Hey y’all. I’m back again to bestow a little bit of my cleaning knowledge upon you. In this edition, I want to again take a moment to sing the praises of white vinegar, which I sometimes call White Witch Vinegar because—just as the white witch (think Glinda from Wizard of Oz) is a beneficent witch who practices magic for altruistic purposes—white vinegar has many amazing, magical powers that can be wielded for the betterment of most of your dirty things. If you have one cleaning product in your home, make it white (witch) vinegar. Another great thing about white vinegar is that it’s cheap—very, very cheap (usually around $1.99 a gallon). Anyway, BEHOLD—my answers to some cleaning questions!
I was given a rug a while ago. I just moved it into a smaller room, and I can smell a urine-like scent. How do I get the urine smell off of the rug without steaming it?
For this, you’ll need white vinegar, baking soda, and a clean sponge or cloth. Fill a spray bottle with 1/2 white vinegar and 1/2 water; you can add a few drops of essential oil to lessen the vinegar smell. Spray the mixture onto the urine stain, and let it sit for 15 minutes. Dab the moisture with a clean cloth or sponge. Once the spot is mostly dry, sprinkle a generous amount of baking soda onto the stain and let it sit for 30 minutes to deodorize the area. Then, vacuum up the baking soda. Your rug should now smell not like urine.
Your advice on funky pillow head grease [June 2020 issue] worked so great, I figured you’d be able to help with this. How in the hell do I clean all the gunk off of the grates on my gas stove?
I clean burner grates all the time, so this method is tried and true for me. You’ll need a spray bottle filled with 3/4 isopropyl alcohol and 1/4 white vinegar*, with a few drops of the essential oil of your choice for smell, scouring powder such as Bon Ami (or a homemade version if you’re sassy), dish soap, and a scouring pad. Fill the sink with a mixture of hot water and vinegar and soak the grates in this solution for about 15 minutes. Next, drain the sink and spray the grates with the vinegar and alcohol solution that you’ve made. Let this sit for about 30 minutes. After this, sprinkle the grates with scouring powder and squirt some dish soap on your scouring pad. Now you’ll scrub, scrub, scrub; rinse with warm water; re-up the grates with scouring powder, alcohol-vinegar spray, and dish soap every so often; and scrub, scrub, scrub some more. Now your grimy grates are gleaming!
What’s the best way to clean a coffee pot?
I find this trick very satisfying. You should really clean the coffee maker first—disgusting bacteria grows in the water chamber, since it’s rarely washed and is slowly poisoning you. Fill the water chamber with equal parts water and white vinegar. Turn on the brew cycle, and then turn it off halfway through. Let the vinegar and water sit for an hour inside of the chamber. Next, turn on the brew cycle and allow the vinegar and water to continue to go through the drip cycle. Then let this mixture sit in the pot for about 15 minutes. Now run three cycles of water through the coffee maker (dumping the water out after each cycle). After the three cycles, fill the coffee pot with warm water and a teaspoon of baking soda; let this sit for a few minutes and rinse. Next, wash the inside and outside of the pot with dish soap. Finally, use a clean rag to wipe the remaining coffee residue off of the pot. Let that sucker air dry.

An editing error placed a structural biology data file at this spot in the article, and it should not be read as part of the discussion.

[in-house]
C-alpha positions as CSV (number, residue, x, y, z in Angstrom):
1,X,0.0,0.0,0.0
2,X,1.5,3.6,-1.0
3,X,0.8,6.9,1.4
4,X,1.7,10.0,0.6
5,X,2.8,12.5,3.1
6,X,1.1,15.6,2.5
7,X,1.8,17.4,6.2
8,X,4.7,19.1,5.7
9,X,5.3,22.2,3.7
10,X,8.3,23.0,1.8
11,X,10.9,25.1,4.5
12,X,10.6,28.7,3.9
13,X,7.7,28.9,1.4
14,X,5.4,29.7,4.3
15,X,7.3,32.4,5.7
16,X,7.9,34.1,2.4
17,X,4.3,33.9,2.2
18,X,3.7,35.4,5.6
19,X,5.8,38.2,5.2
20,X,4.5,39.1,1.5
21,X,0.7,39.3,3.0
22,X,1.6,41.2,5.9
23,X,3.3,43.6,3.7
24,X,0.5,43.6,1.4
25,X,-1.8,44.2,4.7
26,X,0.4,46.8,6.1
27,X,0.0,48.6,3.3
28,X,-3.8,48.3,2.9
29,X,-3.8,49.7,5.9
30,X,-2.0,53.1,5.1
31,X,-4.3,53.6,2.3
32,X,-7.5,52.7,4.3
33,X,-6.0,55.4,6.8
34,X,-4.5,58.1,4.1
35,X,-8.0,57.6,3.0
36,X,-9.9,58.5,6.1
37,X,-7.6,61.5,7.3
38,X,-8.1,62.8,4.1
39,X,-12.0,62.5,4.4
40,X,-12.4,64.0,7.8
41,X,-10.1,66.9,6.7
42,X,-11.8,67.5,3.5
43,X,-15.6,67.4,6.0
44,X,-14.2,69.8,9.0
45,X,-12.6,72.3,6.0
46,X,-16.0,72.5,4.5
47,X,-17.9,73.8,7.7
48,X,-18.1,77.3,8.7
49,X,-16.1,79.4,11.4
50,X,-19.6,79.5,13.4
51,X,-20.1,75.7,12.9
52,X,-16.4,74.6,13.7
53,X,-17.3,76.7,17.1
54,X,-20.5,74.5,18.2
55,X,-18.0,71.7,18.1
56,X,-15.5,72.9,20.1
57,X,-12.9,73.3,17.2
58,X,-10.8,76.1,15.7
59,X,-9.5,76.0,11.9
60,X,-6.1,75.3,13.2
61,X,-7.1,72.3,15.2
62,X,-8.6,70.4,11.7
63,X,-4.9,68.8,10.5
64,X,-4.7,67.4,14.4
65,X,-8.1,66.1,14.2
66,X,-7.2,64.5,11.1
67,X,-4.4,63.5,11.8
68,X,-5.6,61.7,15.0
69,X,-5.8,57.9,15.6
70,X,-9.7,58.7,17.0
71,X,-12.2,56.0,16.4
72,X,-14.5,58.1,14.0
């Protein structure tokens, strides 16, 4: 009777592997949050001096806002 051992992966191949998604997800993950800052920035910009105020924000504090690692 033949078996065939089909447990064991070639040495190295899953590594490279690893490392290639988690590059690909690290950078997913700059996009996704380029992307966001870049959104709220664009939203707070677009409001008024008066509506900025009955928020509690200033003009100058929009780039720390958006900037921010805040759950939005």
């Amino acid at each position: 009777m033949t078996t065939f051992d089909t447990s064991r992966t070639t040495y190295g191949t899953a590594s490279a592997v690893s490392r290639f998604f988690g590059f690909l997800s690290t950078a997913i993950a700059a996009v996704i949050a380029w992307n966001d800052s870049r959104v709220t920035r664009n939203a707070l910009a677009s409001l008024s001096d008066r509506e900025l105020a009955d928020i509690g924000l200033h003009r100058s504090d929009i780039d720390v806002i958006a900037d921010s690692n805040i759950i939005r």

How do I get rid of stains on my marble countertops?
I’ll say this first: while marble is pretty, it is very porous and therefore stains easily. It perplexes me as to why people use this stone for countertops. Cleaning light- vs. dark-colored marble can also be tricky, as the processes are different. Also, different types of stains require different processes. With all of that said, the best thing to do is to try really hard to avoid staining it; re-sealing it often is a good idea. WARNING: marble is one place that our bff white vinegar is not allowed. Our bud is very acidic and will etch the marble. On that note, you should really try as hard as possible to keep acidic food or drink off marble (coffee, citrus, etc). If you do spill acidic stuff, wipe it up immediately. When light-colored marble is stained by an acidic substance, 12% hydrogen peroxide works well. Dip a clean cloth into a bowl of peroxide and dab at the stain. The stain should start to fade pretty quickly. For oily stains (olive oil, peanut butter, etc.), first try wiping a mixture of dish soap and water over the stain. If the stain is more set, you can apply a layer of poultice made of baking soda and water (mix these two ingredients together until creamy). First, wet the stained area with clean water. Next, spread a thin layer of the poultice with a spatula. Cover the poultice with plastic wrap and tape it into place. Leave this on for about 24 to 48 hours, so that it can dry out completely. The poultice should draw out the stain during the drying process. When the paste is fully dry, use a cloth soaked in warm, soapy water to wipe away the paste (do not scrape the poultice off, as you risk scratching the marble surface). Wipe the area with a rag dipped in clean water and buff dry with a microfiber cloth. If the stain is still visible, repeat the entire process. You might have to do this a few times, depending on the type of stain and the time it has had to set in.
*You can also use a mixture sans alcohol: 1/2 vinegar and 1/2 water, but I’ve been using alcohol since the beginning of the pandemic as it’s recommended by the CDC; also, I find it adds a little oomph to this cleaning recipe.
Got cleaning questions? Email firstname.lastname@example.org.
illustrations by Ben Claassen III | @dirtfarm